“It is always a privilege to be invited to speak at a conference,” David Wells says in his newest book The Reluctant Disciple,
especially when it is in the province of Alberta in Canada. When I first went there someone listened to my presentation and told me I was ‘awesome’. It was moving, to have some tell you that you are awesome. Until you realize that in Canada everything is awesome. The coffee is awesome, the cookies are awesome, the weather is awesome, my accent is awesome, even the table decorations are awesome.
(This, by the way, is because things are 22.6% more awesome in Canada, which has been scientifically proven.)
The Reluctant Disciple is a very British book. Since the author lives in Plymouth in the U.K., this isn’t exactly a shock, but the tone of the book itself is completely British: wry, matter-of-fact and understated. Wells talks about getting into traffic jams with angry drivers and taking the subway, playing with his kids and picking them up from school. He writes self-deprecatingly about failing to get people to pay attention to his talks, and the one student who found him in a pub to tell him, very seriously, that he’d had his fly down the whole time while lecturing the student back in class. It’s the story of a normal life—doing grocery shopping, sitting in the breakroom at lunch with other teachers, getting a nosebleed.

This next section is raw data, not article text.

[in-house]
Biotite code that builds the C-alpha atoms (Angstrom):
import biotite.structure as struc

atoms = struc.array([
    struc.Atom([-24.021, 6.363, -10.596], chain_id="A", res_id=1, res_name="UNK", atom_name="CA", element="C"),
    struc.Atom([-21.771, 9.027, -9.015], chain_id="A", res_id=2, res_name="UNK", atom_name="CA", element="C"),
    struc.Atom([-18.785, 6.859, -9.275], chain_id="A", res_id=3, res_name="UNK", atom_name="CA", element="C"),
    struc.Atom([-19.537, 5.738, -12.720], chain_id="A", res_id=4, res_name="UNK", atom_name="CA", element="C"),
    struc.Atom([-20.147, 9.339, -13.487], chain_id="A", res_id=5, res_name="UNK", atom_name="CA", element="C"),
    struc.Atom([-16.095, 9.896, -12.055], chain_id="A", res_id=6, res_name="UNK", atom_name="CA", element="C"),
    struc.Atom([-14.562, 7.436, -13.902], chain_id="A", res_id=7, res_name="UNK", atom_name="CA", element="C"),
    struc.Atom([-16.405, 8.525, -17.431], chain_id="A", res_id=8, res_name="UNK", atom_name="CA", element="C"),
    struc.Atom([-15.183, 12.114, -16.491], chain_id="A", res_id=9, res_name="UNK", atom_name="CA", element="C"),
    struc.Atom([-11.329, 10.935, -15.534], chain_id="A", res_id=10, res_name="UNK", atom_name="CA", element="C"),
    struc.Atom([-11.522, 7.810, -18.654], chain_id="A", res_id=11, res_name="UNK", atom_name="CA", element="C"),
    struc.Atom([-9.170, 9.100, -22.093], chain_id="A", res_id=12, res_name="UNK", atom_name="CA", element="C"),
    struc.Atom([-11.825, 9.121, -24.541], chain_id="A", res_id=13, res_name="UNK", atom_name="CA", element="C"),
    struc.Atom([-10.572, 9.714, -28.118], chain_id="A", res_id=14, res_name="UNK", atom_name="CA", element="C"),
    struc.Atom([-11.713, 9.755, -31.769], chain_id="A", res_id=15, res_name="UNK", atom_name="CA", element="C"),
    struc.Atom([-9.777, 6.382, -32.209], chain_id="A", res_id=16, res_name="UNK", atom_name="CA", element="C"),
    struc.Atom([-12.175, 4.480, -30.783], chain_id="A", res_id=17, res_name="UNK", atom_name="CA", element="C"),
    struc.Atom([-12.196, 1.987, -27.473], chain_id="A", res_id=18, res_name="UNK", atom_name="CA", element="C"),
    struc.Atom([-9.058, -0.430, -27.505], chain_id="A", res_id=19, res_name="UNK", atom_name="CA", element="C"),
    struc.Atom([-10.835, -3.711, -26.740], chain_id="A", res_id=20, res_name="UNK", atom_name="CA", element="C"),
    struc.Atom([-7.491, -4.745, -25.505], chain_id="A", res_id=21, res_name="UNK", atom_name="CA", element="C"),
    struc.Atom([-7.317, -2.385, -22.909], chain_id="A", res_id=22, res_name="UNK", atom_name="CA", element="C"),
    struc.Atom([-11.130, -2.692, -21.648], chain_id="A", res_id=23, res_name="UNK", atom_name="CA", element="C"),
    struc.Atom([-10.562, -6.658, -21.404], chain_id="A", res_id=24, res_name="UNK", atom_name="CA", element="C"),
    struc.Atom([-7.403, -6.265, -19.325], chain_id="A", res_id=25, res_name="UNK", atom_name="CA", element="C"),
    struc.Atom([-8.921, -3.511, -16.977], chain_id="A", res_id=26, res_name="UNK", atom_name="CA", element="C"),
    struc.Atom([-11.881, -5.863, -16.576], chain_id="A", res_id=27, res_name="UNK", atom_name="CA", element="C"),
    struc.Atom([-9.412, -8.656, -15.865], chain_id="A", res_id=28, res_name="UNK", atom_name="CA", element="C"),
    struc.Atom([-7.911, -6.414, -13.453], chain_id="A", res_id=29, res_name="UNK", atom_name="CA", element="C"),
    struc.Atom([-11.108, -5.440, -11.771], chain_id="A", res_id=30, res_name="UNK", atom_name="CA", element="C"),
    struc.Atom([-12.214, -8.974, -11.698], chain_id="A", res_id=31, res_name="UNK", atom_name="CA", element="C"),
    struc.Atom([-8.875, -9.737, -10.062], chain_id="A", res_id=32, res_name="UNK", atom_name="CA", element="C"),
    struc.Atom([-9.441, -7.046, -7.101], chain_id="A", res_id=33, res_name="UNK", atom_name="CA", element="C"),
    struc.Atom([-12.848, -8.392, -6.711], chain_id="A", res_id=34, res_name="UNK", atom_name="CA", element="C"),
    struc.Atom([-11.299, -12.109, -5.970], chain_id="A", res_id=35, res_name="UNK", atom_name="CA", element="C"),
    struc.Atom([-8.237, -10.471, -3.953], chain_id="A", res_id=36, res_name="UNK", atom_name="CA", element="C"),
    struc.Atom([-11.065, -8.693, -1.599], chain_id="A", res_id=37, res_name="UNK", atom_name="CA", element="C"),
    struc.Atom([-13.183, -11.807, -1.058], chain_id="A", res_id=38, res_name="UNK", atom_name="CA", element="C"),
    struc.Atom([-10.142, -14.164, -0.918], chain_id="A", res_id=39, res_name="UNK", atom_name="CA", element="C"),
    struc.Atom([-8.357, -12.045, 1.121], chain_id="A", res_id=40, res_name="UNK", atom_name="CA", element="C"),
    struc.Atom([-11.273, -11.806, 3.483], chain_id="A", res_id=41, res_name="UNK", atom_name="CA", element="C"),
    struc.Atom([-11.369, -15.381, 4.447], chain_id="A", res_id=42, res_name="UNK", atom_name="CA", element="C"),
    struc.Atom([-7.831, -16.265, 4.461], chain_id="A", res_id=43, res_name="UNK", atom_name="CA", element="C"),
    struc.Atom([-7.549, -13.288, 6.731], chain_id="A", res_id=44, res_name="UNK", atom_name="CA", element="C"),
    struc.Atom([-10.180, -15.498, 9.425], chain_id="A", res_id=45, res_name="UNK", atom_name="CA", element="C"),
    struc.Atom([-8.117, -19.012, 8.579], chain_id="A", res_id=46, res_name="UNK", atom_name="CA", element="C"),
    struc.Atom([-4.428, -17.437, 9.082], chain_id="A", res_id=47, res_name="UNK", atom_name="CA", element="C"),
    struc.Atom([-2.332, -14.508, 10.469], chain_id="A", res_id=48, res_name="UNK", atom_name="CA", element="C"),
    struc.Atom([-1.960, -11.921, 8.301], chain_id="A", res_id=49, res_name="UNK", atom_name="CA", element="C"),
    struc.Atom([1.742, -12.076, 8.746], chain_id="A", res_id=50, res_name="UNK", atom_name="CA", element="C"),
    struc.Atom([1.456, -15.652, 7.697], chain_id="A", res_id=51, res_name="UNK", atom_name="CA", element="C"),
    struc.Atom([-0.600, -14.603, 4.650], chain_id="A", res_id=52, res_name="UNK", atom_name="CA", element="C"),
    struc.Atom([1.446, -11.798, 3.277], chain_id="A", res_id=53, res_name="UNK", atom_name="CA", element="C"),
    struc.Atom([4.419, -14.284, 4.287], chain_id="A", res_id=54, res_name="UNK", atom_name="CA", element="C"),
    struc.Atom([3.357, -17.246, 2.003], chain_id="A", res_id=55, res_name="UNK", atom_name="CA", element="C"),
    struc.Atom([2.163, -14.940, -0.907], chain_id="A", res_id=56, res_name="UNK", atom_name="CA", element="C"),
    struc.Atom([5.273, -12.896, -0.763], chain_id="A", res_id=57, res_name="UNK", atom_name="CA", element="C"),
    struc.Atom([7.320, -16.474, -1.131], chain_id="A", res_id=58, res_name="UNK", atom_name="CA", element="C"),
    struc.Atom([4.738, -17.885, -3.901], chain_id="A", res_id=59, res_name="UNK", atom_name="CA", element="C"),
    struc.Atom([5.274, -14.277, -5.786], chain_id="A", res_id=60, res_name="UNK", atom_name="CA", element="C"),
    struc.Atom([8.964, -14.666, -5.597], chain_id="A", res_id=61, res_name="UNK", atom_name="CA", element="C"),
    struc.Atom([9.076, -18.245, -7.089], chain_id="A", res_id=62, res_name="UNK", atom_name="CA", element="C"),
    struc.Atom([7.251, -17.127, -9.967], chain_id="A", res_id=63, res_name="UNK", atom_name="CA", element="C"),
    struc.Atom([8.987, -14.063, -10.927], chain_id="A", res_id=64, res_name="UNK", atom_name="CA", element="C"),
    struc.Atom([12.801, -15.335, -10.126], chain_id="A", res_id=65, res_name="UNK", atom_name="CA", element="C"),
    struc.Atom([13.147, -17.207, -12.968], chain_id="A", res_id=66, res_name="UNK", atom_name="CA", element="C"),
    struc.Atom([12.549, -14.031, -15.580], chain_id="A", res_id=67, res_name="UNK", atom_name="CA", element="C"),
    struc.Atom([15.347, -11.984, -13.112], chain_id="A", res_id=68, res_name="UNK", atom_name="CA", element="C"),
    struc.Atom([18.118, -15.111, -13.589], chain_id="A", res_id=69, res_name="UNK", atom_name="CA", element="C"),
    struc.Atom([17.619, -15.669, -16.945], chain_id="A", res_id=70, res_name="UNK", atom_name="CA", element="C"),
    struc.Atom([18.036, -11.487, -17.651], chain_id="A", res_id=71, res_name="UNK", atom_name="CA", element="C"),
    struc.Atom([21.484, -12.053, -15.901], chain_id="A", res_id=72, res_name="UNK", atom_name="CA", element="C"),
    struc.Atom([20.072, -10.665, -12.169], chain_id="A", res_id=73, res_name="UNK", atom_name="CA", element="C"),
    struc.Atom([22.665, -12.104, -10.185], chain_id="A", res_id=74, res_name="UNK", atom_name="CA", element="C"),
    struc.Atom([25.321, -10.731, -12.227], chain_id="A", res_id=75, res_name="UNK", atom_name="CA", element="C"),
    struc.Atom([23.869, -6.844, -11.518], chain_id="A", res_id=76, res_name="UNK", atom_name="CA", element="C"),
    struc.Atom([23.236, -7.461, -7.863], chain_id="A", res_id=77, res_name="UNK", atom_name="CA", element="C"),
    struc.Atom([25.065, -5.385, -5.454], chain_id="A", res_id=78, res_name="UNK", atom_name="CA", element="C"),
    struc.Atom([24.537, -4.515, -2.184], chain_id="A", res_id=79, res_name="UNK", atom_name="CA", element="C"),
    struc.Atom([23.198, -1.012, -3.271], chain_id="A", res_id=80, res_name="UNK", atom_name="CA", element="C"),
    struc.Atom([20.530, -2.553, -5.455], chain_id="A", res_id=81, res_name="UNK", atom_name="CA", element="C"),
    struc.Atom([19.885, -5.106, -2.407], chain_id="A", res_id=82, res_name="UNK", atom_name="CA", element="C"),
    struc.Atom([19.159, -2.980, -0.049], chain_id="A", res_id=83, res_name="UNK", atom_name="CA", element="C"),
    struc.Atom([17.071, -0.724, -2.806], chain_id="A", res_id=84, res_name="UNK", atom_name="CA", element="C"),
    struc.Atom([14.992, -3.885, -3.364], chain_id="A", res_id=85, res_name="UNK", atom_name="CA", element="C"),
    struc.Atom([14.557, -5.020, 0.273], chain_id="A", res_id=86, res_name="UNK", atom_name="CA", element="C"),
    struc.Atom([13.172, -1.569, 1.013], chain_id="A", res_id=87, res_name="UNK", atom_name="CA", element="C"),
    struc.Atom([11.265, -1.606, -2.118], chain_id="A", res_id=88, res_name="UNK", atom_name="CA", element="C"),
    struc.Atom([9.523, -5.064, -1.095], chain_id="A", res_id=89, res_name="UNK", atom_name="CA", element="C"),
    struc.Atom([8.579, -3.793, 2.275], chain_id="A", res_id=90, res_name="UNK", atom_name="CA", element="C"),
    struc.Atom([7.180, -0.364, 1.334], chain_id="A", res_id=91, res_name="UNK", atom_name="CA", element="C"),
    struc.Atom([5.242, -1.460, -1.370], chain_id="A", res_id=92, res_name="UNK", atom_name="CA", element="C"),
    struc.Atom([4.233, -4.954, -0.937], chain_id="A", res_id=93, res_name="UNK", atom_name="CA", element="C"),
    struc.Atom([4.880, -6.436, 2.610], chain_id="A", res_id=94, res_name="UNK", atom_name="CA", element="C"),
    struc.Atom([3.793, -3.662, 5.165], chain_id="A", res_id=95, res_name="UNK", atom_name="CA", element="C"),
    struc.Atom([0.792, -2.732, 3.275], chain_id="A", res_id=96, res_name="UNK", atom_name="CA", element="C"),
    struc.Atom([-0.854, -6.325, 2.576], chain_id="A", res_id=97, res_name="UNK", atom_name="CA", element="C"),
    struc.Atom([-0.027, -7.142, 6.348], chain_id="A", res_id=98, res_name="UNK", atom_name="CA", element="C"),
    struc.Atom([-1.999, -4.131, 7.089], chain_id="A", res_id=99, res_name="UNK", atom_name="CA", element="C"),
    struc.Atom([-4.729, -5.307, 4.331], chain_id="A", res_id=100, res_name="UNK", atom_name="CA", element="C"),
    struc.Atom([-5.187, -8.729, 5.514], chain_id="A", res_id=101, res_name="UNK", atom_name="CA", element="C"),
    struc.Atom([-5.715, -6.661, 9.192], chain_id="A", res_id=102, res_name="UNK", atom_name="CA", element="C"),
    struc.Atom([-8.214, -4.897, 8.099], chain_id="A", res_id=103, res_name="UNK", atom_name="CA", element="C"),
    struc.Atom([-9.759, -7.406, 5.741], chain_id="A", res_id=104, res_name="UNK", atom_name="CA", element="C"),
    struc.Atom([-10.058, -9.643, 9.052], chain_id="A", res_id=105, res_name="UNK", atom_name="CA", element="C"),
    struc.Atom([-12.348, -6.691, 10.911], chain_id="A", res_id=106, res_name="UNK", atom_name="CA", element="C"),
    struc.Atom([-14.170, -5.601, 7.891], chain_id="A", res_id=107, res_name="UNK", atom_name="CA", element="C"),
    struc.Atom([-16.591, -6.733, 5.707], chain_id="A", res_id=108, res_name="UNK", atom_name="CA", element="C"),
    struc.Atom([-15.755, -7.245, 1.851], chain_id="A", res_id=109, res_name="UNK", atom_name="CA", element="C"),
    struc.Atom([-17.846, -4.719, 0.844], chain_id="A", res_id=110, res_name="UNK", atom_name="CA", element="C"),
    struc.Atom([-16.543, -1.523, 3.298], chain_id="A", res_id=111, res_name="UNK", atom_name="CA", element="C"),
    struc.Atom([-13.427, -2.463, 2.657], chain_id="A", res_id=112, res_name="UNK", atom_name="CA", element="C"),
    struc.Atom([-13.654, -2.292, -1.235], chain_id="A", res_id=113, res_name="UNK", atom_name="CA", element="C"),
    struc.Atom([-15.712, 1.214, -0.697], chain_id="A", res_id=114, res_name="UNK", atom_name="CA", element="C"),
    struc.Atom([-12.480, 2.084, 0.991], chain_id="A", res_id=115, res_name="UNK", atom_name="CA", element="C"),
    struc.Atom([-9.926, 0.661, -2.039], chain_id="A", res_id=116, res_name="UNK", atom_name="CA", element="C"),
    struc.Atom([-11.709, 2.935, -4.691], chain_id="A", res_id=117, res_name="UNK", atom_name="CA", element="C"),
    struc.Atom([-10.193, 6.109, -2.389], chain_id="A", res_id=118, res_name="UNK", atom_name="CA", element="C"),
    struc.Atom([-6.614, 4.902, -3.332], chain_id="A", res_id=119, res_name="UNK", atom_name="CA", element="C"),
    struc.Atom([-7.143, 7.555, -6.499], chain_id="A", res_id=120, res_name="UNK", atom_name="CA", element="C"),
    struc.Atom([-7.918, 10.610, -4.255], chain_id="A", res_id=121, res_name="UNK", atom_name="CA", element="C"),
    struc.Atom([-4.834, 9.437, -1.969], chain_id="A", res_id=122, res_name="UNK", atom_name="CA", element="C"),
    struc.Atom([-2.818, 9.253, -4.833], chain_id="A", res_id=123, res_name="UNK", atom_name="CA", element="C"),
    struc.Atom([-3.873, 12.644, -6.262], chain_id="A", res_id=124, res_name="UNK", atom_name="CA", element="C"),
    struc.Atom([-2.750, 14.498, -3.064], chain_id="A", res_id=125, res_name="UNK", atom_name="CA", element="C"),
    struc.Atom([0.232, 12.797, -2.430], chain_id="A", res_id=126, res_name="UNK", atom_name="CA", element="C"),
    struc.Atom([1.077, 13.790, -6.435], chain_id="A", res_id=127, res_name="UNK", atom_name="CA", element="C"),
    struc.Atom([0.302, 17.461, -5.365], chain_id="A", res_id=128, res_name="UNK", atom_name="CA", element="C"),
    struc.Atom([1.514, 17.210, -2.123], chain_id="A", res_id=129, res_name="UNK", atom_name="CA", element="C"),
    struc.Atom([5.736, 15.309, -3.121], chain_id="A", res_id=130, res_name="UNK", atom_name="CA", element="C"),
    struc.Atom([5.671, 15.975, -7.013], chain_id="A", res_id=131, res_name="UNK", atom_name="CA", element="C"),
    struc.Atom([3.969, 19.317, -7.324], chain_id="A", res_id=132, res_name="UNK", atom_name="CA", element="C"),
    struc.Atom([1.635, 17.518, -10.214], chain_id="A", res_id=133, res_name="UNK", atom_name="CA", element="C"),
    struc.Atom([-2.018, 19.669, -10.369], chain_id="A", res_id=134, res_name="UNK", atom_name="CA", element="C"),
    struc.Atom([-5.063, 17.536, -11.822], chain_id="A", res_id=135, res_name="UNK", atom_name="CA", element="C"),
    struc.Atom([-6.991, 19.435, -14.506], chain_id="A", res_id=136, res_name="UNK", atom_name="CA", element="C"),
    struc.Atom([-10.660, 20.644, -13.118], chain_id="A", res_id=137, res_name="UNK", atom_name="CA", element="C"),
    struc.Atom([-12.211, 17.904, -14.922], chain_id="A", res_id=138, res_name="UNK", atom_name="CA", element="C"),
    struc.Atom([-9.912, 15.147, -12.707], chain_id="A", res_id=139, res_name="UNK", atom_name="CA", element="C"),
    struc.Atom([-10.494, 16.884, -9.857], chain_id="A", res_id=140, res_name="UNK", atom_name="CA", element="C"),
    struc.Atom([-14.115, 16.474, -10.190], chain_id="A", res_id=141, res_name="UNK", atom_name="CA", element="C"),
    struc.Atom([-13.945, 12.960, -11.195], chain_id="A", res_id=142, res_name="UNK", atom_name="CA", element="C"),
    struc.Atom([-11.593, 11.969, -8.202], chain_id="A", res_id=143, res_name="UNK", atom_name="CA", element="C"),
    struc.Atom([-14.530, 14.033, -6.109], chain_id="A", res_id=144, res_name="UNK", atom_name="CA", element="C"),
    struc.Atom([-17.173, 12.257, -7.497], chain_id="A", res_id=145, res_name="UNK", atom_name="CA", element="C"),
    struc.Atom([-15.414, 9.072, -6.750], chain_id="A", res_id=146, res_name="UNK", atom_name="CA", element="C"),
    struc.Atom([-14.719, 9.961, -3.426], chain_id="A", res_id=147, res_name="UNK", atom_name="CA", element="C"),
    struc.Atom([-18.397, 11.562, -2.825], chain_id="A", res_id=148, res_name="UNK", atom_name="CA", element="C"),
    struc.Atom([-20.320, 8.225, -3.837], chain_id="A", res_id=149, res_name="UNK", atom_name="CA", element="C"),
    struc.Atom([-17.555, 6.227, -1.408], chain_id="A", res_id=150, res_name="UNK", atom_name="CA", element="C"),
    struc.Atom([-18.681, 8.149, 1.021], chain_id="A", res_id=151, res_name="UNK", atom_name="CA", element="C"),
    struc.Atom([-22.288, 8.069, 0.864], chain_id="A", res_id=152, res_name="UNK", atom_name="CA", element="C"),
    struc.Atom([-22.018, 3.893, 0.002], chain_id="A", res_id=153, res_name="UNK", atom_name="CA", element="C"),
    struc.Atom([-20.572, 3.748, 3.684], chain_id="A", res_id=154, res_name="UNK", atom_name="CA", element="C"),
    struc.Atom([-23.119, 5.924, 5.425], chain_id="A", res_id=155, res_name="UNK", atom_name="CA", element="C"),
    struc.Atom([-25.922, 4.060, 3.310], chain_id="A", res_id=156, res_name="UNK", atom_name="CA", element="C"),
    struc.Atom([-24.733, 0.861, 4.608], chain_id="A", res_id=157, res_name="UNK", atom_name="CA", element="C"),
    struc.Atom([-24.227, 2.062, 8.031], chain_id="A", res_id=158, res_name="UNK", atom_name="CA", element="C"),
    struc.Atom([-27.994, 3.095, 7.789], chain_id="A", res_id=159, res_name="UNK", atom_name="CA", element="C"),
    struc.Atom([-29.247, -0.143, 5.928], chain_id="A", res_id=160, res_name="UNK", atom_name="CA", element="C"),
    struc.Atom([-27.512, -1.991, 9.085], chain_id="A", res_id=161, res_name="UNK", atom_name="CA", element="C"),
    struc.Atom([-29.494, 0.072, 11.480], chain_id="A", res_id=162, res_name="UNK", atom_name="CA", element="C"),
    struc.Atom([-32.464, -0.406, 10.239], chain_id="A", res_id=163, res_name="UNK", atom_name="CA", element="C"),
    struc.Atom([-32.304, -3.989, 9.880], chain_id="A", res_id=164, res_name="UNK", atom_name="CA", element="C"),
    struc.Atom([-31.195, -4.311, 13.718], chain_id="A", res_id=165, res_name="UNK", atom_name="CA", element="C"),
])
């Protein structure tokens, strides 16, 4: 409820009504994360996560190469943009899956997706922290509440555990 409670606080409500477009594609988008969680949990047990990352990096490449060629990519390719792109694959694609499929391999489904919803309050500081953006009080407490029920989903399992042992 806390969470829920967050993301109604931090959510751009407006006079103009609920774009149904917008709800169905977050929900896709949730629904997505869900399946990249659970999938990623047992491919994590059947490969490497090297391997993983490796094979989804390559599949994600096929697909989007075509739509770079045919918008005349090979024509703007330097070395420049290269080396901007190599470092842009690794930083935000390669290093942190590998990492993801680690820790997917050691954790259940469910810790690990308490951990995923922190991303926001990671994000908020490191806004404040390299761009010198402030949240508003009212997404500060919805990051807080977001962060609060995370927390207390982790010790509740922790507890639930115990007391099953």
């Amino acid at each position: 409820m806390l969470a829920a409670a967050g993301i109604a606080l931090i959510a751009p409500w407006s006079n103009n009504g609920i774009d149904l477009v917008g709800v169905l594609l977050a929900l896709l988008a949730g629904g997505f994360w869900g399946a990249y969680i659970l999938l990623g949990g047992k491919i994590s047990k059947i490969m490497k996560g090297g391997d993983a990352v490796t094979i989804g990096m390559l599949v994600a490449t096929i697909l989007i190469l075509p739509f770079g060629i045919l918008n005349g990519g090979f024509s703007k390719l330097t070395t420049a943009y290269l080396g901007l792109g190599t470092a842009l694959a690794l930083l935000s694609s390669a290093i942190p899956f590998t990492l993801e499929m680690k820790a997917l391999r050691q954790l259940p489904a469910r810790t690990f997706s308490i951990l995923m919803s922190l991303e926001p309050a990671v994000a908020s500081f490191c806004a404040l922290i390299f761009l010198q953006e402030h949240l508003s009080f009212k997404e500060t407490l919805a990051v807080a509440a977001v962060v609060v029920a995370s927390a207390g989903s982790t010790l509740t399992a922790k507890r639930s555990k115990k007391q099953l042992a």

It makes the moments of beauty in the book all the more transcendent. Wells has a profound, personal, earnest sense of faith that comes through in his writing: he talks about all the good things he’s been given in his life—home, a family, the opportunity to travel and teach—and how important it is to recognize those good things. In one passage he writes,
What happens next is hard to describe. It is a moment of grace that I haven’t conjured or deserved. Unannounced, I’m visited by a deep sense of joy. … I have an overwhelming sense of gratitude for the scene I’m looking at and it moves me to tears. My family [is] together, I think, and we are safe and alive. With the joy comes a tremendous sense of appreciation for what I already have. All I can do is say ‘Thank you,’ which I do.
The moment leaves him as soon as it comes, and he doesn’t try to hold onto it or feel it again. “I’d been given the gift to see briefly my life as it truly is,” he says, “a thing of great beauty.”
It can be hard to hold onto a meaningful faith, especially when you’re surrounded by saints and angels in church and temper tantrums, Wi-Fi connections not working and stacks of bills at home. The Reluctant Disciple is a book about making time for faith and recognizing it in the midst of our lives, and what faith should really be a its heart: an ordinary person seeing the extraordinary in everything, and trying to share it. “ ‘Awesome’,” says Wells, “is a dragonfly on the back of a child’s hand.”
-Gillian Robinson, Production Editor